Ohio 4-H is focused on two celebrations this month: the birthday of a legend and some of the outstanding 4-H volunteers and members that contribute to the success of Ohio 4-H.
Happy 150th Birthday, A.B. Graham!
Albert Belmont Graham, known as the founder of 4-H, was born March 13, 1868 in Miami County, Ohio, where he eventually became a superintendent of schools in neighboring Springfield.
On January 15, 1902, Graham founded the boys’ and girls’ agricultural club, which, by 1912, would be called 4-H to stand for “head, heart, hands and health.” The first clubs, called “The Tomato Club” and “Corn Growing Club,” had 83 members who planted experimental plots of corn, vegetables and flowers. Youth were encouraged to perform educational workshops, learn to keep records and work with their peers.
Graham’s work within agricultural communities went far beyond the education of school children about the scientific study of agriculture. He promoted healthy agricultural practices, encouraged schools to teach agriculture and home economics as part of their curriculum, and helped to provide educational resources to students and the public.
In 1905, The Ohio State University created the position of superintendent of agricultural extension for Graham. He served as director at Ohio State until 1914, then went to the New York State School of Agriculture to start a similar program there. In 1916, he moved to Washington, D.C., to work as chief of agricultural extension specialists for the U.S. Department of Agriculture.
Graham retired in 1938, returned to Columbus, and remained active in the community and 4-H until he passed away at the age of 91 on January 14, 1960.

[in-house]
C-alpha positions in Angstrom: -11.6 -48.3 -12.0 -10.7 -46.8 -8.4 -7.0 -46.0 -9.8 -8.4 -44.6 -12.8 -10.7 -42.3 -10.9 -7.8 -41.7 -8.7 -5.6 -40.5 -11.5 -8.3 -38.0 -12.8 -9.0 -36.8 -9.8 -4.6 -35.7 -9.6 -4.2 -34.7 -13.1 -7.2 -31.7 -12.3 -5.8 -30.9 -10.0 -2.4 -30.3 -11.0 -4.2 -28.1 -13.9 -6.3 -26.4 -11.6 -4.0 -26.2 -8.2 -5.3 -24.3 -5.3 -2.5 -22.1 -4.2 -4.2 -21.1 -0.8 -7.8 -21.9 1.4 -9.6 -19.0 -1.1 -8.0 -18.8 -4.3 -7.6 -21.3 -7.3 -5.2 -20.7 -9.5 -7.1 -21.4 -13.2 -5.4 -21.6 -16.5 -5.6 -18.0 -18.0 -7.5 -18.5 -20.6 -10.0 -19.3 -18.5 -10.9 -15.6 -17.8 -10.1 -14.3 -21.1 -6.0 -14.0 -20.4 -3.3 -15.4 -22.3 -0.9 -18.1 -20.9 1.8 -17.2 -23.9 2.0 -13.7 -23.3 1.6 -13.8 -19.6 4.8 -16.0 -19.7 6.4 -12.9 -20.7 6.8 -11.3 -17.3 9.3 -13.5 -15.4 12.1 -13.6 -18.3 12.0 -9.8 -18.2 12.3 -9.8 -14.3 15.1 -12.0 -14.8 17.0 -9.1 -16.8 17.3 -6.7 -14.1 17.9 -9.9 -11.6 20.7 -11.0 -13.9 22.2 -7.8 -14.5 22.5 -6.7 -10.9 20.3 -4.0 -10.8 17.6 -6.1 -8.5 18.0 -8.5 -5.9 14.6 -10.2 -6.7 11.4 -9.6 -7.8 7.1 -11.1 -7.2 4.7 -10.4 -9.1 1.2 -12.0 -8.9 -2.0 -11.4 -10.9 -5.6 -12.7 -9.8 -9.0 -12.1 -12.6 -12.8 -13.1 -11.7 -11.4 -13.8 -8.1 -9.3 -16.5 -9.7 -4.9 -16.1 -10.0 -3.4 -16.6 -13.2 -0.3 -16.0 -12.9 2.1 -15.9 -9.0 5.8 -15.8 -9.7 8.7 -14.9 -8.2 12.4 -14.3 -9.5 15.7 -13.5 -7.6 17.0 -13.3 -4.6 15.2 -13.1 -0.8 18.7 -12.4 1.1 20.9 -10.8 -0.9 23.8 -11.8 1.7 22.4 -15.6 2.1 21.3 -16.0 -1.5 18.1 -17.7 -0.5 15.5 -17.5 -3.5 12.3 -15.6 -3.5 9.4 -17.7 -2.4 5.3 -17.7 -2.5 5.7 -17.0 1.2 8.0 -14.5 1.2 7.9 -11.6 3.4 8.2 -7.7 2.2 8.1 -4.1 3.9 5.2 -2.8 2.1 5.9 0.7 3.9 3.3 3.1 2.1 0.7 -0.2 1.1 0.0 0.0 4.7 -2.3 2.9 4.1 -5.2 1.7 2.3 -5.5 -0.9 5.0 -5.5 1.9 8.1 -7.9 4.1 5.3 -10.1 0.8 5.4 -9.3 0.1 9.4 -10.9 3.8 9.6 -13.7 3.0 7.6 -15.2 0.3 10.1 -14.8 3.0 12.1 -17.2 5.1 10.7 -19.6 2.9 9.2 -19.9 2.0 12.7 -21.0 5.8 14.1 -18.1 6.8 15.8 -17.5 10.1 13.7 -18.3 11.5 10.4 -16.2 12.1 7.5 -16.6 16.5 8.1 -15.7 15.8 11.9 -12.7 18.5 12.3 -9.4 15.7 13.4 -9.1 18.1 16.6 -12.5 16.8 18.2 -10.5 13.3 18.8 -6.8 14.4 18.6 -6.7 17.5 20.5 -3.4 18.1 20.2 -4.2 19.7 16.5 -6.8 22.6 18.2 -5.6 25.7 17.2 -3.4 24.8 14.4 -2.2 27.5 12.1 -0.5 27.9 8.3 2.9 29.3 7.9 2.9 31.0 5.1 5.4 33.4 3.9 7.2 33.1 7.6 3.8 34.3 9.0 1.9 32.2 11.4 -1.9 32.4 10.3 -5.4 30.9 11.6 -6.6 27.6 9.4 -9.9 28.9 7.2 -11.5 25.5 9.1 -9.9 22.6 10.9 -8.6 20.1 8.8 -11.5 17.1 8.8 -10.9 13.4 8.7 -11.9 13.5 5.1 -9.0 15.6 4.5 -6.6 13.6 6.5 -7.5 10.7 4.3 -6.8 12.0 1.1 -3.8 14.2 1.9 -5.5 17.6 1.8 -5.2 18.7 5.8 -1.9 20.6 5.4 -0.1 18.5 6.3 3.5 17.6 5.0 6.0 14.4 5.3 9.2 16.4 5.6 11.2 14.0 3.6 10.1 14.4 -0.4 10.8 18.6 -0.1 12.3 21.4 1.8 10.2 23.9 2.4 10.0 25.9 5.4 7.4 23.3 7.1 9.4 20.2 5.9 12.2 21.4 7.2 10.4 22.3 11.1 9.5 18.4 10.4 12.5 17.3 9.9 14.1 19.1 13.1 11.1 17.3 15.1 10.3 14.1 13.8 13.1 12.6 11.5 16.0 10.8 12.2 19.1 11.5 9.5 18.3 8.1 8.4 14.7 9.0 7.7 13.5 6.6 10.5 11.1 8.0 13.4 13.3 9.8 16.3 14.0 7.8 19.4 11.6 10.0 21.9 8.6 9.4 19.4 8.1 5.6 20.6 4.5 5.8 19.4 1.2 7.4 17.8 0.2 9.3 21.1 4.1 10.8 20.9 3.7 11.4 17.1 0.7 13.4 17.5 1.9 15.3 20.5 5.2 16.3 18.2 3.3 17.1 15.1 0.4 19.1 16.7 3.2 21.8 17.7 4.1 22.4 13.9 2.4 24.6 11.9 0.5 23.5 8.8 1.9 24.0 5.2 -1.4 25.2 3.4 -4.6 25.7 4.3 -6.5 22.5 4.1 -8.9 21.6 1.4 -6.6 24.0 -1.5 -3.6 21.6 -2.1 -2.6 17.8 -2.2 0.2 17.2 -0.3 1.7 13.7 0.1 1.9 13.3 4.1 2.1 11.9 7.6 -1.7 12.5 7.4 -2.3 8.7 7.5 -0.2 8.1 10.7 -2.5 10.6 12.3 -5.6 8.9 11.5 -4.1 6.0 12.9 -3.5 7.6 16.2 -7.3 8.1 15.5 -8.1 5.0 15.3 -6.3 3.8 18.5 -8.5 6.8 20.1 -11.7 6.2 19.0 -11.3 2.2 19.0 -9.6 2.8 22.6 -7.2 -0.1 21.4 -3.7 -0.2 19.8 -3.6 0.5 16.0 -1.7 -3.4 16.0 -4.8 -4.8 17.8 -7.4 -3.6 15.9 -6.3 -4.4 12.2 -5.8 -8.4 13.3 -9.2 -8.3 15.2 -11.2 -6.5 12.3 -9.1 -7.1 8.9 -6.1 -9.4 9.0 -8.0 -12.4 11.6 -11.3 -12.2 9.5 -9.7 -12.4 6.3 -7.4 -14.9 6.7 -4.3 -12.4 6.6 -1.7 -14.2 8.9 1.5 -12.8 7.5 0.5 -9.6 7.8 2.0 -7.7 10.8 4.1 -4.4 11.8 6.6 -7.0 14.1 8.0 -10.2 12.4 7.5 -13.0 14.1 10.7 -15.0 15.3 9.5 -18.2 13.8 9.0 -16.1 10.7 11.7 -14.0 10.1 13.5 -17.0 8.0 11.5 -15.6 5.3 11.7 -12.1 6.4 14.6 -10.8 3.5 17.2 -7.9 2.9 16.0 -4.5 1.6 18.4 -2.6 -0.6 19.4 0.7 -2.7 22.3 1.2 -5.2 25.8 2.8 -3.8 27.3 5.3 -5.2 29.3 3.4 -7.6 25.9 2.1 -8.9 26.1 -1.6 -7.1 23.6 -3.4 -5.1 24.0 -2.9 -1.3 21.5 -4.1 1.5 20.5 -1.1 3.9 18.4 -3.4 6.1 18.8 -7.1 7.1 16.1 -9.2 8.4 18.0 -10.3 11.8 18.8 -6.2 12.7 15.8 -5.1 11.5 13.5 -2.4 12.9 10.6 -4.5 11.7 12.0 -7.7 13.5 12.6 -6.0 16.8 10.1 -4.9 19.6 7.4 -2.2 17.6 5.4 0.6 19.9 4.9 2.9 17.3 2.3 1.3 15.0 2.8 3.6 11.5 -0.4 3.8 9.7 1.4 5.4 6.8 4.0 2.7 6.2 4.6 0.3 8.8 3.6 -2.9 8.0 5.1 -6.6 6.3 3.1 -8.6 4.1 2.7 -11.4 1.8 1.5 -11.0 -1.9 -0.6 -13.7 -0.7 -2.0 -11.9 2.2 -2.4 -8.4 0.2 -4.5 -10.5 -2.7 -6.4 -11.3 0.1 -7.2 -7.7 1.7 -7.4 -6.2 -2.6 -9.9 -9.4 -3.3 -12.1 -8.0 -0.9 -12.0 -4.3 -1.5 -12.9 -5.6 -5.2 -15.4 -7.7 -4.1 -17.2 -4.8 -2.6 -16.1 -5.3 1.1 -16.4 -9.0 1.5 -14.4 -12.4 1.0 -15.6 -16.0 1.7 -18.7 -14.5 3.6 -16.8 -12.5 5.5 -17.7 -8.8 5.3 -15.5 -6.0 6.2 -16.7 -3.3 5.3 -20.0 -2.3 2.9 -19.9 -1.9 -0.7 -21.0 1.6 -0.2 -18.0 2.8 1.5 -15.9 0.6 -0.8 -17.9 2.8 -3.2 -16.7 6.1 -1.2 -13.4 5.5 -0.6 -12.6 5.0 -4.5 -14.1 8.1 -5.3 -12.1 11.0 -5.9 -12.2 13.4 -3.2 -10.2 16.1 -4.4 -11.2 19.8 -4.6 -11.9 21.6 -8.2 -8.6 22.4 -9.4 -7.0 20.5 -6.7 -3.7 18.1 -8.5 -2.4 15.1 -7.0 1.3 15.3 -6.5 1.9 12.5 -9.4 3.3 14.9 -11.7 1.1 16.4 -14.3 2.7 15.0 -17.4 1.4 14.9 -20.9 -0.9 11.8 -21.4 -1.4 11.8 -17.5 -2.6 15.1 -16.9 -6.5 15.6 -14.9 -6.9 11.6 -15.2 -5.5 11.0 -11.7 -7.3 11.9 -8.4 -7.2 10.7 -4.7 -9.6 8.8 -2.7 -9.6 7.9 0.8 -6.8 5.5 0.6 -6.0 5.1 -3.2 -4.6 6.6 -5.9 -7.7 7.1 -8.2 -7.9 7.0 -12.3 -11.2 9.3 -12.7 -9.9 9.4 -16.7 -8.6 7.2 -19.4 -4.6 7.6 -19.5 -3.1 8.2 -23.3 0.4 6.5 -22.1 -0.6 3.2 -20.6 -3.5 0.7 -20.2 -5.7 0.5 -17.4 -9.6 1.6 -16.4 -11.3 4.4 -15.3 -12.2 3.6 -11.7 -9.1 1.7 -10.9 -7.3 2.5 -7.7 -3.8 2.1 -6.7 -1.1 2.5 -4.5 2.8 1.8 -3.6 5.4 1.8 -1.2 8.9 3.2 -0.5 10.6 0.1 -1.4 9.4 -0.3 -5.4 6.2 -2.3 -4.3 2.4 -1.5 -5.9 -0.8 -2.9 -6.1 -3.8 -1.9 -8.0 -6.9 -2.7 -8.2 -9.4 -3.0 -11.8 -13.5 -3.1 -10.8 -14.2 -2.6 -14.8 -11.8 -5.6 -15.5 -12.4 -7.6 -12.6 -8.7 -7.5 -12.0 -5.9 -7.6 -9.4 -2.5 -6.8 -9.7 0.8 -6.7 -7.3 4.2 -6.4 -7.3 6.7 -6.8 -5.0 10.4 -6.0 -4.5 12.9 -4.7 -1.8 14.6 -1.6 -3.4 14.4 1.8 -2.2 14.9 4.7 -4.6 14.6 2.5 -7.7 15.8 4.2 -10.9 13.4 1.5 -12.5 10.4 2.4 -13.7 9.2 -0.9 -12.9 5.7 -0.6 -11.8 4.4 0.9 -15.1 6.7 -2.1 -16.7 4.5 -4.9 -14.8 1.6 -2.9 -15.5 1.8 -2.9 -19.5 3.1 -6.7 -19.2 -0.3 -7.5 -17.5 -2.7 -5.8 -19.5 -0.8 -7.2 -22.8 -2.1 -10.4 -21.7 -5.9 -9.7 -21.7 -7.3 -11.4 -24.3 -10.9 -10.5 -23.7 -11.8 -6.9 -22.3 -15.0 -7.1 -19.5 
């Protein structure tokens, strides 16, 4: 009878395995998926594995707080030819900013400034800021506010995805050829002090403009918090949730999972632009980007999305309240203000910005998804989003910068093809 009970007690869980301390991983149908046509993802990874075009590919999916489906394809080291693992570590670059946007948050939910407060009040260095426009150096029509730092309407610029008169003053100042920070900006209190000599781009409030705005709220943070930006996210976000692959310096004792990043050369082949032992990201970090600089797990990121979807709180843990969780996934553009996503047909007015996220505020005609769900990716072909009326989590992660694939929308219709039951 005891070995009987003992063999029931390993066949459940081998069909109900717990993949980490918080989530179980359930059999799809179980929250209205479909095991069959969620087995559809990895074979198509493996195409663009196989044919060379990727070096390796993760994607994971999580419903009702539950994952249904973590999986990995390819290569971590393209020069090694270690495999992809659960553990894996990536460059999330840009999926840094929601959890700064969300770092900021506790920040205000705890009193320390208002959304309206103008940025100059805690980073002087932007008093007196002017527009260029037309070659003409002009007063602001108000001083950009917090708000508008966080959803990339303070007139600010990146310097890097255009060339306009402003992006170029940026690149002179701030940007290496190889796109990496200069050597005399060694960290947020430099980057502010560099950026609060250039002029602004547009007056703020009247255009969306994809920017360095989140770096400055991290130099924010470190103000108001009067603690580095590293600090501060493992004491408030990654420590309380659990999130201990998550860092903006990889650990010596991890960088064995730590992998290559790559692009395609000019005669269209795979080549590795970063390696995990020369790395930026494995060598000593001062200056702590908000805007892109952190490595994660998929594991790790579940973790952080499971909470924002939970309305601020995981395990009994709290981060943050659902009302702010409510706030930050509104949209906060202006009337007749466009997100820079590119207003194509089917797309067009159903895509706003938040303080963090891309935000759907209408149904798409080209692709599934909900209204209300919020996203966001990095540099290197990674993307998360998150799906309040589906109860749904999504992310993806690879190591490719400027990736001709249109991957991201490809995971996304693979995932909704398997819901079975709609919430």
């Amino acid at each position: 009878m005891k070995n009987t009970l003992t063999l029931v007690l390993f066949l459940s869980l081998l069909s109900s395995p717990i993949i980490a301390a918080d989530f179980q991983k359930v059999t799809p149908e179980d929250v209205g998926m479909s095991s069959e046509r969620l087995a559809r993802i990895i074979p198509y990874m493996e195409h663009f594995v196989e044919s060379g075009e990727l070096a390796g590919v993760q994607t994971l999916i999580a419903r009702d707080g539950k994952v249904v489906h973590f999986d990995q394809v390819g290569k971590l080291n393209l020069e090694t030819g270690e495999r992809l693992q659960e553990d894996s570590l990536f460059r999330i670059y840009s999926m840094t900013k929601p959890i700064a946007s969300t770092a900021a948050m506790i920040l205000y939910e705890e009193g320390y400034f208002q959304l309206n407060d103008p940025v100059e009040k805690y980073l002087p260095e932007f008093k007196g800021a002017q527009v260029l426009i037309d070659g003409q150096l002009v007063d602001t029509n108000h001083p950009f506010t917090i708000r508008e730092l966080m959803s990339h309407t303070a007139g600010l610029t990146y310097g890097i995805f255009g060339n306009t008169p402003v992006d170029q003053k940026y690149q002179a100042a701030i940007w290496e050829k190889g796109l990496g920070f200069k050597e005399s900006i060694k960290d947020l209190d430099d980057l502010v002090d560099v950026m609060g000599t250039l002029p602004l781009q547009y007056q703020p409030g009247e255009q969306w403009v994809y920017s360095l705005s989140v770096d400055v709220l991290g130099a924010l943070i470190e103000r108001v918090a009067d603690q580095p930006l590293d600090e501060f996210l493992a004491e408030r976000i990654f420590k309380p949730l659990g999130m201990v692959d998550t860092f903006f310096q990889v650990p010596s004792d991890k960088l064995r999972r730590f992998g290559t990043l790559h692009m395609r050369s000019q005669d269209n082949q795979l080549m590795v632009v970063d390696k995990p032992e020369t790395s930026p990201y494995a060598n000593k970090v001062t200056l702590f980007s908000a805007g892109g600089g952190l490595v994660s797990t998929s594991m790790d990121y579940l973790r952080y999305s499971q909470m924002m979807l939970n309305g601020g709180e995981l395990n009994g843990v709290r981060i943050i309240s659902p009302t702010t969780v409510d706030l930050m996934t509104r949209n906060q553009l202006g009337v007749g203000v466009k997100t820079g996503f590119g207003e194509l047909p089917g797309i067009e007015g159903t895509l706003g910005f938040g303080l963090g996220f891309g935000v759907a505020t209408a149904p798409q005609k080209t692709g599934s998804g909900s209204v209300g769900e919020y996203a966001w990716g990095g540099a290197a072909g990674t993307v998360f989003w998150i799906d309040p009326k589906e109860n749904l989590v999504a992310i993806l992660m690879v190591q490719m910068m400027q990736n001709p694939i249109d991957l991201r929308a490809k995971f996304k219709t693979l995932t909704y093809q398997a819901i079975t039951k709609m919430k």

4-H has continued to grow since its start in 1902 and now includes roughly 6 million youth in more than 50 countries. In 2017, 71,000 Ohio youth participated in 4-H clubs and 22,000 Ohio youth and adults volunteered with Ohio 4-H.
Although 4-H has grown from the traditional clubs to include 4-H camps, after-school programs, school enrichment programs and special STEM (science, technology, engineering and math) activities, the core goals of 4-H have remained the same: to provide hands-on learning experiences for members and to encourage teamwork, leadership and community service activities in which 4-H members have a positive impact in their communities.
Ohio 4-H Week
The impact of Ohio 4-H is celebrated during Ohio 4-H Week, this year from March 4-9. During the week, Ohio 4-H will recognize its many youth, advisors and volunteers who have contributed to the success of the program over the years.
Ohio 4-H Week ends each year with the Ohio 4-H Conference, which generally has around 1,500 participants and takes place this year on March 10.
The 2018 Ohio 4-H Conference is designed to bring 4-H teens and volunteers from across the state of Ohio together. It is the largest gathering of 4-H volunteers in the United States
“Our goal for the conference is for teens and adults to learn together and from each other in order to improve our ability to deliver Ohio 4-H,” said Allen Auck, program manager at Ohio 4-H. “We truly believe these educational sessions offer something for everyone.”
The conference equips participants with resources, information and skills to meet the ever-changing needs of youth. Attendees have the opportunity to receive training in more than 125 different topics such as career exploration, risk management, camping, leadership, cake decorating, dancing, animal sciences and much more.
“We hope that attendees will enjoy themselves, forge new relationships, and take home some new ideas to implement in their 4-H club, program, or activity,” said Auck.
In addition to the educational sessions, the day features the Ohio 4-H Volunteer Recognition Luncheon, which highlights the extraordinary accomplishments of 4-H teens and volunteers. The Ohio 4-H Hall of Fame was initiated in 1977 during the 75th anniversary of 4-H with the enshrinement of A.B. Graham and the living charter members of the first 4-H club.
The friends of 4-H who will be inducted into the 2018 Hall of Fame are Rita Allen of Van Wert County, Fred Deel of Gallia County, Ramona Stout of Delaware County, and Bobie Williams of Williams County. Inductees for the Ohio 4-H Teen Hall of Fame are Molly Bauman of Adams County, Noor Alshafie of Franklin County, Carson Fulks of Franklin County, and Kaytlyn Graver of Wyandot County.